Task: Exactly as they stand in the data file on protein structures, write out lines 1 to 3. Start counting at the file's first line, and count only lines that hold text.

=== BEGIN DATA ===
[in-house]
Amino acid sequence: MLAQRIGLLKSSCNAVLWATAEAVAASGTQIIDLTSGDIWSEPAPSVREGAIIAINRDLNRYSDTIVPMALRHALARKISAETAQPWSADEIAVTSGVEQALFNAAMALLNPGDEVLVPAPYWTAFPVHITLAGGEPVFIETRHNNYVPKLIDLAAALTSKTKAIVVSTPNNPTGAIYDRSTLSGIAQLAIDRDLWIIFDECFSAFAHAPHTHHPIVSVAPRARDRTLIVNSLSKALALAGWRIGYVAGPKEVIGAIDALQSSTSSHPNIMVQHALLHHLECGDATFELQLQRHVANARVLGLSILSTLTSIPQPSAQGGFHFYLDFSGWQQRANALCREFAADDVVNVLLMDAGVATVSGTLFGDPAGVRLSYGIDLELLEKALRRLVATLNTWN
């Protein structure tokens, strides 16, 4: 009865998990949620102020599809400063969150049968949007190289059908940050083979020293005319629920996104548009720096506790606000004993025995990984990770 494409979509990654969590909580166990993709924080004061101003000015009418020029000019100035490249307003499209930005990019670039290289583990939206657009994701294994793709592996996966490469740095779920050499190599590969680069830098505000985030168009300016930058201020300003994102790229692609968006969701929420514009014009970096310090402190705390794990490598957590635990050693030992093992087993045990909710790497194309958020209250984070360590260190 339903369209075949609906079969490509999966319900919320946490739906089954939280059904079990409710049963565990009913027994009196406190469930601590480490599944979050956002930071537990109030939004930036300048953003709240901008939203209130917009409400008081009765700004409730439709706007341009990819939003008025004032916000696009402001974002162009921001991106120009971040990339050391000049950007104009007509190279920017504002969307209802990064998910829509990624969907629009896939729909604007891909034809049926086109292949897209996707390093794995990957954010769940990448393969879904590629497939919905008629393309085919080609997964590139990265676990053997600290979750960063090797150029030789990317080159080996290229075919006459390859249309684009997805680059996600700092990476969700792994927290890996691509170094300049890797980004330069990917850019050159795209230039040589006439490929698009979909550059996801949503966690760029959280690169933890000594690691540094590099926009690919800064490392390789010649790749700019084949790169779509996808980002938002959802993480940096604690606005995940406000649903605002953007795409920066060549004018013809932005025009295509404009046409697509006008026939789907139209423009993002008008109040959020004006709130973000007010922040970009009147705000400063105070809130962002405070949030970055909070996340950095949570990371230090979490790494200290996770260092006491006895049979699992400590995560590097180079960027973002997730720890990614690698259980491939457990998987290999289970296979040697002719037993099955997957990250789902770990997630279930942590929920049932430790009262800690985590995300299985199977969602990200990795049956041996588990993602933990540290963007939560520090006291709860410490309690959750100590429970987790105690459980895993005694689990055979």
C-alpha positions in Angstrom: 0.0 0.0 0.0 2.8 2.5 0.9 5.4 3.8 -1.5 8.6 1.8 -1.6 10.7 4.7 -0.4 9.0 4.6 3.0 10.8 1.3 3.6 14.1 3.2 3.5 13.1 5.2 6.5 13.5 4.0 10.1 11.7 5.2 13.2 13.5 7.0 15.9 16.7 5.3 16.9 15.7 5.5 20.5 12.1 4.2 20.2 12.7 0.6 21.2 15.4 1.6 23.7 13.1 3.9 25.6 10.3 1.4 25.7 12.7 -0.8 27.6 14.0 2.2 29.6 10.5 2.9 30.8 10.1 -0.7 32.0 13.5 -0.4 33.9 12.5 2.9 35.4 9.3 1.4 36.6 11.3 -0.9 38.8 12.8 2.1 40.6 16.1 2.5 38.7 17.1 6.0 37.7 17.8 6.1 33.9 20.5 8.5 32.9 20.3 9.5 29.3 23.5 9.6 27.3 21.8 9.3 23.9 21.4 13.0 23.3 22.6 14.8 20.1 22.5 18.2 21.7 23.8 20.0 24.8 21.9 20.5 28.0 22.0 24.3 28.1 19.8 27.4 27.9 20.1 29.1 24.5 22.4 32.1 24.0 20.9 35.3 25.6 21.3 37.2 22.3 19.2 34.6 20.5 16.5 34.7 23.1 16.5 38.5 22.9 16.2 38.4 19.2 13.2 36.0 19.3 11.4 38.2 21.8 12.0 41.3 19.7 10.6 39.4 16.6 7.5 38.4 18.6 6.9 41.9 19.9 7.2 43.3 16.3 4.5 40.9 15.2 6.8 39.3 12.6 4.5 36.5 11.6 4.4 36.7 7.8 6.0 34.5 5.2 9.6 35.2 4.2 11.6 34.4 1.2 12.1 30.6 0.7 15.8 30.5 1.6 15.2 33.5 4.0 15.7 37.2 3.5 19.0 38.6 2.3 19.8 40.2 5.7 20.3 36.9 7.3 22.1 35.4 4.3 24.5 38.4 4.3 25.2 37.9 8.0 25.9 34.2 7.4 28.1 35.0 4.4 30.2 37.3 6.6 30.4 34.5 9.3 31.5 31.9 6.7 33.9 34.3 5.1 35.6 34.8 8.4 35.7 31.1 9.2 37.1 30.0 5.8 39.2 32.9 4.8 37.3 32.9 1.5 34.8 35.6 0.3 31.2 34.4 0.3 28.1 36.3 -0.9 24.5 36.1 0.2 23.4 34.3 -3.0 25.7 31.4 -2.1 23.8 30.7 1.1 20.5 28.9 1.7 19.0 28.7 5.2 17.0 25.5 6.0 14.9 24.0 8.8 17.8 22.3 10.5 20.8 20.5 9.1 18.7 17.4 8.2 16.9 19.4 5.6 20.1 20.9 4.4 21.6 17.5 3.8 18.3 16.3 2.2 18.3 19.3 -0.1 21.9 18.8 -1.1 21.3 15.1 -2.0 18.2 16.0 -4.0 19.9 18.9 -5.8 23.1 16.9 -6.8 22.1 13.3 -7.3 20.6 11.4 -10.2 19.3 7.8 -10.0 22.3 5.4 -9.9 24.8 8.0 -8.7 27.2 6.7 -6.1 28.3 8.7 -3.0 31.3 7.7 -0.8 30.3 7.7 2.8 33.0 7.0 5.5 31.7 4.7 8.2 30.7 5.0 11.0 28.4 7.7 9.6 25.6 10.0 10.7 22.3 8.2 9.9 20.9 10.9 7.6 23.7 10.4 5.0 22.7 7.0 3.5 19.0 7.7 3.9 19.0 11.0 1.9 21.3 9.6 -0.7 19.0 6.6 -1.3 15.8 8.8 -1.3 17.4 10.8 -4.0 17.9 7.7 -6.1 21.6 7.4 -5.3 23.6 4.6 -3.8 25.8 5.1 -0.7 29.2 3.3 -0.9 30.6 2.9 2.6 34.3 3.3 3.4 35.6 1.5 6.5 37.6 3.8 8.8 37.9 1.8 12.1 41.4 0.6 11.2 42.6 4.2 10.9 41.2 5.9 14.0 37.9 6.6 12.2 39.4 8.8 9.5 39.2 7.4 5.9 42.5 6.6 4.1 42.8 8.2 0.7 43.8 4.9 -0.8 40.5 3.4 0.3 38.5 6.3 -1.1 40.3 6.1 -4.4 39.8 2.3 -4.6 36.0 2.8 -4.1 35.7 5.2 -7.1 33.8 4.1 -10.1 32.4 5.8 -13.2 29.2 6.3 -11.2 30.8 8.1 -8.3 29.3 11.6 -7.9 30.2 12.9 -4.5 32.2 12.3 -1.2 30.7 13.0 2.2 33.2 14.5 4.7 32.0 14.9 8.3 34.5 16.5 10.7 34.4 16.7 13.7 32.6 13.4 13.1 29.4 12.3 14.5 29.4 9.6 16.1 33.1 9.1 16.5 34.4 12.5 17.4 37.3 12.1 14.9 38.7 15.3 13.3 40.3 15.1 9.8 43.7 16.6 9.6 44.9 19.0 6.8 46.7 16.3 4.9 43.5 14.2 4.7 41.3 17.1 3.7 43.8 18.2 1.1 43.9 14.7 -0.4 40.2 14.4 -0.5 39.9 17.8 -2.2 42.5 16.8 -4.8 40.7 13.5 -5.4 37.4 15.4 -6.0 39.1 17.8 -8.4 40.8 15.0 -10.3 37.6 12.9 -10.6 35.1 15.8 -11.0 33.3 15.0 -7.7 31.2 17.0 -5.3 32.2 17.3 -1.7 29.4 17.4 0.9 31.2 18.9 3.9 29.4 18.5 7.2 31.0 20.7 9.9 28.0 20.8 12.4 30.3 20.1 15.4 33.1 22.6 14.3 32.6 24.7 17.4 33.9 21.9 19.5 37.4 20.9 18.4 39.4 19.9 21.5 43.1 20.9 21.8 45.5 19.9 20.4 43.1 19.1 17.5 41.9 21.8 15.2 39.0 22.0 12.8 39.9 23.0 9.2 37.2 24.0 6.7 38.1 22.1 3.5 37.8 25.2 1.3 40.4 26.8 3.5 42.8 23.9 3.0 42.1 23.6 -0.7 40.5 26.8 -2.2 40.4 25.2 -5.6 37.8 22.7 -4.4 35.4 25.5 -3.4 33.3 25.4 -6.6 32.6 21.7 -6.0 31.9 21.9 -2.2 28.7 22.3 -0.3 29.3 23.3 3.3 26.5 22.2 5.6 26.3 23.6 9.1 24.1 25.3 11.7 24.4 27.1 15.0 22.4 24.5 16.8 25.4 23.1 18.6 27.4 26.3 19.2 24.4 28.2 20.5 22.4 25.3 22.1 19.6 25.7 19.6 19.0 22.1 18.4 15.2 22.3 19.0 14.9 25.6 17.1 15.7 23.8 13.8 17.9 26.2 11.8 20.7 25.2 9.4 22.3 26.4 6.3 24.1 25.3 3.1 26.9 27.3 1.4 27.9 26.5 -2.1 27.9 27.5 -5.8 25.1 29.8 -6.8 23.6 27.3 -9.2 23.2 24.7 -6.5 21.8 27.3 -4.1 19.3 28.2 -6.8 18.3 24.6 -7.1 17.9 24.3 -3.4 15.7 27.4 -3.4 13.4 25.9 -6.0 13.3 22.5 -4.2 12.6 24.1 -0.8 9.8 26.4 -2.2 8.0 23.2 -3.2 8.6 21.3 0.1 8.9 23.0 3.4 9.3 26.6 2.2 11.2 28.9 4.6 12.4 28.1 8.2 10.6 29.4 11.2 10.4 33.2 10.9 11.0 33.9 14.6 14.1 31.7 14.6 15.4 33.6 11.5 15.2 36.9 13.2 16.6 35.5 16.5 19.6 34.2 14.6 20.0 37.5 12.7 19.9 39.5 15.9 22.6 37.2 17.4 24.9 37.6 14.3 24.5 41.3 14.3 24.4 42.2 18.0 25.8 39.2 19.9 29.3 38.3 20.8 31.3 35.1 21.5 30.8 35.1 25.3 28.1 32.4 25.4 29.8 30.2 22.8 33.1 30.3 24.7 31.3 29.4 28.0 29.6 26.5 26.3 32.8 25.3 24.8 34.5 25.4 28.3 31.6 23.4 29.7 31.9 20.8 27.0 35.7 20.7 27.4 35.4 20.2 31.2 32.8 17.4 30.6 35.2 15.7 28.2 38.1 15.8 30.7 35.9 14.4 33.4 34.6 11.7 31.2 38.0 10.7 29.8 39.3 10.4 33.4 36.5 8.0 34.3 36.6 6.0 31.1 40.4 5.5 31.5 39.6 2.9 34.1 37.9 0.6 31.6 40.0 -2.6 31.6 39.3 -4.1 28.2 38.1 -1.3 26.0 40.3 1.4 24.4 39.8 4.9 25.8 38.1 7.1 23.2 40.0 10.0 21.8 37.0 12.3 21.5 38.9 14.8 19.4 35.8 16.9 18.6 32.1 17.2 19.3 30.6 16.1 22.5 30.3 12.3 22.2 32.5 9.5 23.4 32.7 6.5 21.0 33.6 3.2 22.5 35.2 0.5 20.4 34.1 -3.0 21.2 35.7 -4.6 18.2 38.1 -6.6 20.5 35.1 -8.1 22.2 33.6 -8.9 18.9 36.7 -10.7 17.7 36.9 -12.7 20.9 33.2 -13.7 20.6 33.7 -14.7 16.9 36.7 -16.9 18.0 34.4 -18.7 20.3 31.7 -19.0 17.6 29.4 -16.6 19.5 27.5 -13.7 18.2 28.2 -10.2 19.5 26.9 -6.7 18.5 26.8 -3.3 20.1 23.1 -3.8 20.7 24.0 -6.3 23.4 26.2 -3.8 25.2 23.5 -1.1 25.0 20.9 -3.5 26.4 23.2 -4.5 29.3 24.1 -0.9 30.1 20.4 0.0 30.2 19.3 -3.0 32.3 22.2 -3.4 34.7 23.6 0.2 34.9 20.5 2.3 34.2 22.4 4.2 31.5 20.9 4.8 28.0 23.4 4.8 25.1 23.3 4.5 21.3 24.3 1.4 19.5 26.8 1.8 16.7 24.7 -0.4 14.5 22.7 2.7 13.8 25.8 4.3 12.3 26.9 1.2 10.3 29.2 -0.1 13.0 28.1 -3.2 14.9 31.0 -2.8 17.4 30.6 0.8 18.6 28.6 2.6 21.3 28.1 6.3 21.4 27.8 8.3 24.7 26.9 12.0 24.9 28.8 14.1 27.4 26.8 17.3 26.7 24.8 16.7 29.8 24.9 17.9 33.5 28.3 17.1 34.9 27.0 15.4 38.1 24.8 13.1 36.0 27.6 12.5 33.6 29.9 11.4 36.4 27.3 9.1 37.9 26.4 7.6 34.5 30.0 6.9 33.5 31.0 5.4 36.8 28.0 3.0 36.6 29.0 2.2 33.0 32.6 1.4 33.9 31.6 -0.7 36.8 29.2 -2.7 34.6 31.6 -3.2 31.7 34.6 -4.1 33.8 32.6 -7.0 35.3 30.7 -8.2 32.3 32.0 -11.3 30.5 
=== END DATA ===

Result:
[in-house]
Amino acid sequence: MLAQRIGLLKSSCNAVLWATAEAVAASGTQIIDLTSGDIWSEPAPSVREGAIIAINRDLNRYSDTIVPMALRHALARKISAETAQPWSADEIAVTSGVEQALFNAAMALLNPGDEVLVPAPYWTAFPVHITLAGGEPVFIETRHNNYVPKLIDLAAALTSKTKAIVVSTPNNPTGAIYDRSTLSGIAQLAIDRDLWIIFDECFSAFAHAPHTHHPIVSVAPRARDRTLIVNSLSKALALAGWRIGYVAGPKEVIGAIDALQSSTSSHPNIMVQHALLHHLECGDATFELQLQRHVANARVLGLSILSTLTSIPQPSAQGGFHFYLDFSGWQQRANALCREFAADDVVNVLLMDAGVATVSGTLFGDPAGVRLSYGIDLELLEKALRRLVATLNTWN
């Protein structure tokens, strides 16, 4: 009865998990949620102020599809400063969150049968949007190289059908940050083979020293005319629920996104548009720096506790606000004993025995990984990770 494409979509990654969590909580166990993709924080004061101003000015009418020029000019100035490249307003499209930005990019670039290289583990939206657009994701294994793709592996996966490469740095779920050499190599590969680069830098505000985030168009300016930058201020300003994102790229692609968006969701929420514009014009970096310090402190705390794990490598957590635990050693030992093992087993045990909710790497194309958020209250984070360590260190 339903369209075949609906079969490509999966319900919320946490739906089954939280059904079990409710049963565990009913027994009196406190469930601590480490599944979050956002930071537990109030939004930036300048953003709240901008939203209130917009409400008081009765700004409730439709706007341009990819939003008025004032916000696009402001974002162009921001991106120009971040990339050391000049950007104009007509190279920017504002969307209802990064998910829509990624969907629009896939729909604007891909034809049926086109292949897209996707390093794995990957954010769940990448393969879904590629497939919905008629393309085919080609997964590139990265676990053997600290979750960063090797150029030789990317080159080996290229075919006459390859249309684009997805680059996600700092990476969700792994927290890996691509170094300049890797980004330069990917850019050159795209230039040589006439490929698009979909550059996801949503966690760029959280690169933890000594690691540094590099926009690919800064490392390789010649790749700019084949790169779509996808980002938002959802993480940096604690606005995940406000649903605002953007795409920066060549004018013809932005025009295509404009046409697509006008026939789907139209423009993002008008109040959020004006709130973000007010922040970009009147705000400063105070809130962002405070949030970055909070996340950095949570990371230090979490790494200290996770260092006491006895049979699992400590995560590097180079960027973002997730720890990614690698259980491939457990998987290999289970296979040697002719037993099955997957990250789902770990997630279930942590929920049932430790009262800690985590995300299985199977969602990200990795049956041996588990993602933990540290963007939560520090006291709860410490309690959750100590429970987790105690459980895993005694689990055979």